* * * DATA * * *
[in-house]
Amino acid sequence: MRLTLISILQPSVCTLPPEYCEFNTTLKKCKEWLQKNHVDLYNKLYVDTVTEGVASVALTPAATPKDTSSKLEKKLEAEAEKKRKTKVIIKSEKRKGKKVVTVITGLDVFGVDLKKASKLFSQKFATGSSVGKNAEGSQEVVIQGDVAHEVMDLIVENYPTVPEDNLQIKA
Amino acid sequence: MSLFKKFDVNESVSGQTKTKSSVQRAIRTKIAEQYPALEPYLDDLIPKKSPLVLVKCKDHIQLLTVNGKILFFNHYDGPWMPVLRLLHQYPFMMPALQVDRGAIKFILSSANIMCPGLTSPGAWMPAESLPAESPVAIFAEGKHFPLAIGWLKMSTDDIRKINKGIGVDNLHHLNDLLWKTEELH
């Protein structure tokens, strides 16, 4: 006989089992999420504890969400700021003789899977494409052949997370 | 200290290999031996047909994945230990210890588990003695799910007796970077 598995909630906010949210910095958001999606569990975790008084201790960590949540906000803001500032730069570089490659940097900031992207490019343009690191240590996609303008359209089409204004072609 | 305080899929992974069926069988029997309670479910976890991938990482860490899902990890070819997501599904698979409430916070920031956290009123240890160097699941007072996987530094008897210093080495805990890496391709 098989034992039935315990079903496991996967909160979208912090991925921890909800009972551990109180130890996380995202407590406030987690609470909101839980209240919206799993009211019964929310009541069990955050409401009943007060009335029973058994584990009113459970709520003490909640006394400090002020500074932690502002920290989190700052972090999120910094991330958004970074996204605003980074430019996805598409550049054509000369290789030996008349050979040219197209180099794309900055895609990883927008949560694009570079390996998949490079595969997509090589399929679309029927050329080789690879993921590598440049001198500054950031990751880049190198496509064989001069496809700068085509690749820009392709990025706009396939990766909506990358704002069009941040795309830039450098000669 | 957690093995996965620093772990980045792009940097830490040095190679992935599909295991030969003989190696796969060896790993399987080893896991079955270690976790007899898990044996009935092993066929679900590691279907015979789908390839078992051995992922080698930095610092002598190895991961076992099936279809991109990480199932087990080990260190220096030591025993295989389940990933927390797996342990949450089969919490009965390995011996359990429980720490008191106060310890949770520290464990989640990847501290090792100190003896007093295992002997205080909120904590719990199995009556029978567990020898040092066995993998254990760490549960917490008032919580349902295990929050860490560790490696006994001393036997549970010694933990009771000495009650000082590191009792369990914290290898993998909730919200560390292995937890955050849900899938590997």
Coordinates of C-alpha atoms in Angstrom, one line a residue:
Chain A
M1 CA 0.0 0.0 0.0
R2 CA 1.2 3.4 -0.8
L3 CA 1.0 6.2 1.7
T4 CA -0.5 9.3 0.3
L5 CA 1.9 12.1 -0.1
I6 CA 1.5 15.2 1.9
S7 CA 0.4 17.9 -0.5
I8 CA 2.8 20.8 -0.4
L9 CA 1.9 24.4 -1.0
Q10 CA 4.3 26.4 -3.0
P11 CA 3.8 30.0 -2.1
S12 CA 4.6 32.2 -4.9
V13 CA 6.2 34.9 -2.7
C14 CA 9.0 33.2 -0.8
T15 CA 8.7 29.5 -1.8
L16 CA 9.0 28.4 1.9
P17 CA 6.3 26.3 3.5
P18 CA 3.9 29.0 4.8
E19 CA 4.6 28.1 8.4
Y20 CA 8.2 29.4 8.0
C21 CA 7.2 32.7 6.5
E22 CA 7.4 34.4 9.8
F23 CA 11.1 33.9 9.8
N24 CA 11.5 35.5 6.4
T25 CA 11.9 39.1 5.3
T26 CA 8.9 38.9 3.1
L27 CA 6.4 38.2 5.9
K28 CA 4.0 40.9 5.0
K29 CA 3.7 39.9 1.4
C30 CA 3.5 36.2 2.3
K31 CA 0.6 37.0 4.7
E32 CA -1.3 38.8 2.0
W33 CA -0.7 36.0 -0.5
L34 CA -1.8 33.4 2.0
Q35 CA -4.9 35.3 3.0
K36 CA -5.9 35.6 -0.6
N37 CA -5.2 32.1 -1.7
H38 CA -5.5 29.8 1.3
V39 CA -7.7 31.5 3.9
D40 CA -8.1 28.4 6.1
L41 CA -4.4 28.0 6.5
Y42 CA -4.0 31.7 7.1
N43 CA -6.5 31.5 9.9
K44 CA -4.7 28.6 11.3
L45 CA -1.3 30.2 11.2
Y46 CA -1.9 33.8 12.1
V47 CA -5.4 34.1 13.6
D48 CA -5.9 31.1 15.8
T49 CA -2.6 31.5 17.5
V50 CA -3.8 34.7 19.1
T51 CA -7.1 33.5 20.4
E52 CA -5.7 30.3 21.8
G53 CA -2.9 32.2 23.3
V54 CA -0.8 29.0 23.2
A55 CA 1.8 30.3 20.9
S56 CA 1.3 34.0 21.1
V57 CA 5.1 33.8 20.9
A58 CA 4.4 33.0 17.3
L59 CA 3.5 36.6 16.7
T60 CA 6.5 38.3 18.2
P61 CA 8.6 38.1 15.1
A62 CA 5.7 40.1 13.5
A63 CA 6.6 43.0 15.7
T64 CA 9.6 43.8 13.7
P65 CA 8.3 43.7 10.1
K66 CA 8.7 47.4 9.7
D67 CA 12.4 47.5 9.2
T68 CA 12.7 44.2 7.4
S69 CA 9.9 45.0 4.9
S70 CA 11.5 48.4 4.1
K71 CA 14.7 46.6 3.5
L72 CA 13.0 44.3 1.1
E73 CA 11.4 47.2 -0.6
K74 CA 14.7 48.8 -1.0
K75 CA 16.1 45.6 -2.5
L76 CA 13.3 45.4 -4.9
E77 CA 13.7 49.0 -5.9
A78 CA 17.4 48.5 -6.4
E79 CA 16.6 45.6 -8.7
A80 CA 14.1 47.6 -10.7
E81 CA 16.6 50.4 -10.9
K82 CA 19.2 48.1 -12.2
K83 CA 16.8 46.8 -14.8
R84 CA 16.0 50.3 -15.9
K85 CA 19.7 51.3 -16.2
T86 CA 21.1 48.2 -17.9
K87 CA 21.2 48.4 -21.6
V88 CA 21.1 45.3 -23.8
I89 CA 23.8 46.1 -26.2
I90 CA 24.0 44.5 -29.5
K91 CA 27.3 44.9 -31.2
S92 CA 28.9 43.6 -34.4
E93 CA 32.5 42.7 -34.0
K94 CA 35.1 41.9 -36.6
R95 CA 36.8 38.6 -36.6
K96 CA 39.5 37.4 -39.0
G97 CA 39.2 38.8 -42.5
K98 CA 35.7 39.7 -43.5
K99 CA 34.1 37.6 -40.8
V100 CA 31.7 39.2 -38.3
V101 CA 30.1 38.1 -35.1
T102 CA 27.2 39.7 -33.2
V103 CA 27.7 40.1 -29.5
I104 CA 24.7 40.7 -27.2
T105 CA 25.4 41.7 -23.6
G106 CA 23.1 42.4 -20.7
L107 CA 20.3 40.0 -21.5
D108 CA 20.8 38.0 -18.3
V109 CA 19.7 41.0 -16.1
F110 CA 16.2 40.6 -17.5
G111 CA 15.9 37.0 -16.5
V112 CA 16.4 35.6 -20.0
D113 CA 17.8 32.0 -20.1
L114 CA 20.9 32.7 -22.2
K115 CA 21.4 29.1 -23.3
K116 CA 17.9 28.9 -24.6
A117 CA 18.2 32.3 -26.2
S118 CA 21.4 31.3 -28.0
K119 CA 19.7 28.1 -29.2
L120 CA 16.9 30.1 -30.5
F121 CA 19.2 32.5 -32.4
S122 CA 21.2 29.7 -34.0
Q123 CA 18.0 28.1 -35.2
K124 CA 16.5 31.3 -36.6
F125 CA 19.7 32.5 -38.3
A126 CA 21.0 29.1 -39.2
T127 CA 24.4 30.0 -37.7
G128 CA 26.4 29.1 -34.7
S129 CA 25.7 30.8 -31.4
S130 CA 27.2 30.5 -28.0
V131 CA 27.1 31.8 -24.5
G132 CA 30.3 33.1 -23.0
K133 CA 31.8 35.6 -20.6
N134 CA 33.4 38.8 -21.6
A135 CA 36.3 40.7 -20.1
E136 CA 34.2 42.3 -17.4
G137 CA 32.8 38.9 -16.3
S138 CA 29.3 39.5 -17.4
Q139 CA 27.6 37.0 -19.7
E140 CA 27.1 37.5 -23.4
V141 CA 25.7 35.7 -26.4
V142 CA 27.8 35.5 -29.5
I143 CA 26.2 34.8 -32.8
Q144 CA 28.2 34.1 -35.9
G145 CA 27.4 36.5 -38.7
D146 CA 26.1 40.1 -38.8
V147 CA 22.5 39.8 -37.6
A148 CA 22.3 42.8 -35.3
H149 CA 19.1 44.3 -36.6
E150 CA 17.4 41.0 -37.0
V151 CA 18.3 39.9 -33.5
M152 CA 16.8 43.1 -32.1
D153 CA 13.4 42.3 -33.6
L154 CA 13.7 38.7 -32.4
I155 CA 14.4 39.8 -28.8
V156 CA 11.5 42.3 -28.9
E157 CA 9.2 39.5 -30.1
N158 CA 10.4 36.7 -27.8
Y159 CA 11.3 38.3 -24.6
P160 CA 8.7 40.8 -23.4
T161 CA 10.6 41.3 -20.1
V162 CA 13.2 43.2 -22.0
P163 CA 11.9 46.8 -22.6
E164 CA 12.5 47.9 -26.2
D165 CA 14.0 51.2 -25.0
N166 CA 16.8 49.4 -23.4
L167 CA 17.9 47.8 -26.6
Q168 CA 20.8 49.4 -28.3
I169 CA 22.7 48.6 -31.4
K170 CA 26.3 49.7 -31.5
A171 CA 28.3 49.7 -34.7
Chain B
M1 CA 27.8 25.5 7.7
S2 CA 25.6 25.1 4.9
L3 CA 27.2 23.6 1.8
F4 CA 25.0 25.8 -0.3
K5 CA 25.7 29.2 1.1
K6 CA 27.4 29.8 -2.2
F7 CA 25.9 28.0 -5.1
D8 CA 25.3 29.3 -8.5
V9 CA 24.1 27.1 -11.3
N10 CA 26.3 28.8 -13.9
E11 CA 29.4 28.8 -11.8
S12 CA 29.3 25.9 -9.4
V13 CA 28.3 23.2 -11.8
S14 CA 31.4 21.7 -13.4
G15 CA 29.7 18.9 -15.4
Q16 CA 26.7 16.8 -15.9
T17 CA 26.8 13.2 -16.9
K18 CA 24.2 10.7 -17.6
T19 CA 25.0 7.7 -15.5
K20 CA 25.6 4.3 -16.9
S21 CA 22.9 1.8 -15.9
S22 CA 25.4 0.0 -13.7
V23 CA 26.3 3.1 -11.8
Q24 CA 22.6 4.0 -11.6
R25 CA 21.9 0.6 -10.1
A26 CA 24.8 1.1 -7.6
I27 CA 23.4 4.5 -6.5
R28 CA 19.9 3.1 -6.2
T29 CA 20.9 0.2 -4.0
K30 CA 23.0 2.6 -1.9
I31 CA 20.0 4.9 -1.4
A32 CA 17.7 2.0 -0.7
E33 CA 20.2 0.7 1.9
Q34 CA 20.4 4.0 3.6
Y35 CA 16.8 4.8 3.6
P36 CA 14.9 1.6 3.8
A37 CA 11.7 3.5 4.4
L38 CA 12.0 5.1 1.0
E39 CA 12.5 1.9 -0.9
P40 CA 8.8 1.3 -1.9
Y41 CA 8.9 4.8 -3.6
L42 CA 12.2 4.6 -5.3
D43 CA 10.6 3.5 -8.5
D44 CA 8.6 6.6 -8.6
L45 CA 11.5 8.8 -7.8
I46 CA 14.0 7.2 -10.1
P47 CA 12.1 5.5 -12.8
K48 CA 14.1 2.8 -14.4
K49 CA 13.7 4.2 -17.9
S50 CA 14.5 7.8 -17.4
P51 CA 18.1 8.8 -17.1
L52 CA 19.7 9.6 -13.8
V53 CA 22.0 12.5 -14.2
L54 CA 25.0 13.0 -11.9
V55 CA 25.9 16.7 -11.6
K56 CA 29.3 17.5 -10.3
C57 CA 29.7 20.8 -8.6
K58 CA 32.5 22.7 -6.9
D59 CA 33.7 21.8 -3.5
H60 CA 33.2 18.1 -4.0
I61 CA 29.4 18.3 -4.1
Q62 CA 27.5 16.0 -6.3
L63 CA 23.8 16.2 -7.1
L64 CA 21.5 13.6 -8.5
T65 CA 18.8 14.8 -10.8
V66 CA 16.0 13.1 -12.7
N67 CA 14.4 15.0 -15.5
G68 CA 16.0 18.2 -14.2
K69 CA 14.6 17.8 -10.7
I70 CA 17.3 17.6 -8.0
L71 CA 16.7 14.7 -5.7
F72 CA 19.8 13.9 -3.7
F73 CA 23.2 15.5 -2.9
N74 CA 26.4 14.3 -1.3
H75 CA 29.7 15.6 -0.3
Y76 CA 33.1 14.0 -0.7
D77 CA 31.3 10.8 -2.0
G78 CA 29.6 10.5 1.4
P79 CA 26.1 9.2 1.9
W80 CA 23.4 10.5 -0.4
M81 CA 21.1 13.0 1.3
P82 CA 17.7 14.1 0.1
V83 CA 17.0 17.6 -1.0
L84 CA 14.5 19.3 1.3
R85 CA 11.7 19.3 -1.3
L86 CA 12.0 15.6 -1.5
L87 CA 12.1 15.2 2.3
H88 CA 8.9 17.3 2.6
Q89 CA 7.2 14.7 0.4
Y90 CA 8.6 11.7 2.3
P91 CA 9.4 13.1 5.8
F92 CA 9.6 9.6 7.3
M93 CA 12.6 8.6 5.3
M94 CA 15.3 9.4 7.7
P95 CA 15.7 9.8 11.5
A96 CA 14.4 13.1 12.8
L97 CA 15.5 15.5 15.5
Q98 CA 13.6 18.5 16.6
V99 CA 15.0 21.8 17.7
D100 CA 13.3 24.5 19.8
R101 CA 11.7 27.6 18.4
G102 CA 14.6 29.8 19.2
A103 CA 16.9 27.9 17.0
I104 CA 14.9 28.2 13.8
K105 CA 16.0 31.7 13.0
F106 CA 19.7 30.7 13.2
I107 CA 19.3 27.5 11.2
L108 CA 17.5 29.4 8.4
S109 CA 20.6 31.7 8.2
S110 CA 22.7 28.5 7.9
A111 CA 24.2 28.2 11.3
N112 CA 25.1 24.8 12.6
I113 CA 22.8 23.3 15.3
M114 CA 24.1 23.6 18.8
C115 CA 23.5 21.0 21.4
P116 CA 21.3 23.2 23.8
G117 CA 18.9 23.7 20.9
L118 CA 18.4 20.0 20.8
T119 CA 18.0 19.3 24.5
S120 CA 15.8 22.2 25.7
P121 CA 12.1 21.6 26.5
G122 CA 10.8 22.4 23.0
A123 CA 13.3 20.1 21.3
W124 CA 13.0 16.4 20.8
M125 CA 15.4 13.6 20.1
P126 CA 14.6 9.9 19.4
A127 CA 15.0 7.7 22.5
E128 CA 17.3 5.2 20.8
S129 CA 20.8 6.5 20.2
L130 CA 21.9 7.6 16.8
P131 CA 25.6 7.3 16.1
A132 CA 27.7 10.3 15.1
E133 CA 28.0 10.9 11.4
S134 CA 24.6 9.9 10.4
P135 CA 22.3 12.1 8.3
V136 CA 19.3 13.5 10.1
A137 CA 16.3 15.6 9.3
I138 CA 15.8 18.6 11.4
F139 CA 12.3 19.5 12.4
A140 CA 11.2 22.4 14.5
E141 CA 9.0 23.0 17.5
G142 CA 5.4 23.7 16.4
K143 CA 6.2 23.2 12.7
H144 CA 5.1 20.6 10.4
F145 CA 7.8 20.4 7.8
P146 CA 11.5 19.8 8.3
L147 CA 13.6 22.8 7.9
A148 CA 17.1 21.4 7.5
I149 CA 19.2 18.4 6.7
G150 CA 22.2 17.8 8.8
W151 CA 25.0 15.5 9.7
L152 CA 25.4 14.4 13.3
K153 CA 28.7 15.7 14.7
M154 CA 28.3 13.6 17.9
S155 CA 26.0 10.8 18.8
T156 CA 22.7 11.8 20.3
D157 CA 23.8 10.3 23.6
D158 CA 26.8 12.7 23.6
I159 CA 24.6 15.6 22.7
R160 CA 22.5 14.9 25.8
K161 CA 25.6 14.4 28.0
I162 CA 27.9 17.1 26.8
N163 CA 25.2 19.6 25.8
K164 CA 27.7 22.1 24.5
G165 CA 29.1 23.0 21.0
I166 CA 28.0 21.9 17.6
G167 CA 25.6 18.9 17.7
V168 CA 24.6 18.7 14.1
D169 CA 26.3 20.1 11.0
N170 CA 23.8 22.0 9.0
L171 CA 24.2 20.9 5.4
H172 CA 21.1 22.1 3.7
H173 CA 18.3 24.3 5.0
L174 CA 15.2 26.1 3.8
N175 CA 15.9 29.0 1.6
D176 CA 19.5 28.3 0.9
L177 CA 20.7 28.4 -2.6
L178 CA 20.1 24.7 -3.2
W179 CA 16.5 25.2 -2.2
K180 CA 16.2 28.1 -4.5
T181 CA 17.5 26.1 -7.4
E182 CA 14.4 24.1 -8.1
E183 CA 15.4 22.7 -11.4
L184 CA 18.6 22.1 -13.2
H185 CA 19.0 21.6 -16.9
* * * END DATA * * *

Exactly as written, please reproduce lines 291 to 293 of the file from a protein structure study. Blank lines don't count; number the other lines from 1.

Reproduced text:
I113 CA 22.8 23.3 15.3
M114 CA 24.1 23.6 18.8
C115 CA 23.5 21.0 21.4